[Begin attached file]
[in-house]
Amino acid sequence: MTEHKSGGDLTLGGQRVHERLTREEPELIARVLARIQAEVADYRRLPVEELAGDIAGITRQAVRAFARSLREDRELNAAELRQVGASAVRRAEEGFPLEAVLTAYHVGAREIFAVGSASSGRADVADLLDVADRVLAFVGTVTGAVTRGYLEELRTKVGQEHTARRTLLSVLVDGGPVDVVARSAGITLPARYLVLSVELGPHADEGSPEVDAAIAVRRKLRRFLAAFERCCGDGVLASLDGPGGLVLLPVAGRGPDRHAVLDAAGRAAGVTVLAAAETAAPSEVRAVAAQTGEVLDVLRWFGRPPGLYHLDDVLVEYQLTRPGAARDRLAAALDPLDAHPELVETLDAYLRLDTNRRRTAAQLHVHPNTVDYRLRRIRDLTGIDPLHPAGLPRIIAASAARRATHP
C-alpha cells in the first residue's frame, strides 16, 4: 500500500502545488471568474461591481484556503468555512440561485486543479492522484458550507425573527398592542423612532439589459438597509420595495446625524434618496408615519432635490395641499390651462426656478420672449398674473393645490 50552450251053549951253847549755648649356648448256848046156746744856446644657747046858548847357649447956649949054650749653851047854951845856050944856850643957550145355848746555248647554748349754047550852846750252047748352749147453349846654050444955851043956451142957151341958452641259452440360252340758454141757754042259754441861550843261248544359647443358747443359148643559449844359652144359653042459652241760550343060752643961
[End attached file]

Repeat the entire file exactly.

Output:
[in-house]
Amino acid sequence: MTEHKSGGDLTLGGQRVHERLTREEPELIARVLARIQAEVADYRRLPVEELAGDIAGITRQAVRAFARSLREDRELNAAELRQVGASAVRRAEEGFPLEAVLTAYHVGAREIFAVGSASSGRADVADLLDVADRVLAFVGTVTGAVTRGYLEELRTKVGQEHTARRTLLSVLVDGGPVDVVARSAGITLPARYLVLSVELGPHADEGSPEVDAAIAVRRKLRRFLAAFERCCGDGVLASLDGPGGLVLLPVAGRGPDRHAVLDAAGRAAGVTVLAAAETAAPSEVRAVAAQTGEVLDVLRWFGRPPGLYHLDDVLVEYQLTRPGAARDRLAAALDPLDAHPELVETLDAYLRLDTNRRRTAAQLHVHPNTVDYRLRRIRDLTGIDPLHPAGLPRIIAASAARRATHP
C-alpha cells in the first residue's frame, strides 16, 4: 500500500502545488471568474461591481484556503468555512440561485486543479492522484458550507425573527398592542423612532439589459438597509420595495446625524434618496408615519432635490395641499390651462426656478420672449398674473393645490 50552450251053549951253847549755648649356648448256848046156746744856446644657747046858548847357649447956649949054650749653851047854951845856050944856850643957550145355848746555248647554748349754047550852846750252047748352749147453349846654050444955851043956451142957151341958452641259452440360252340758454141757754042259754441861550843261248544359647443358747443359148643559449844359652144359653042459652241760550343060752643961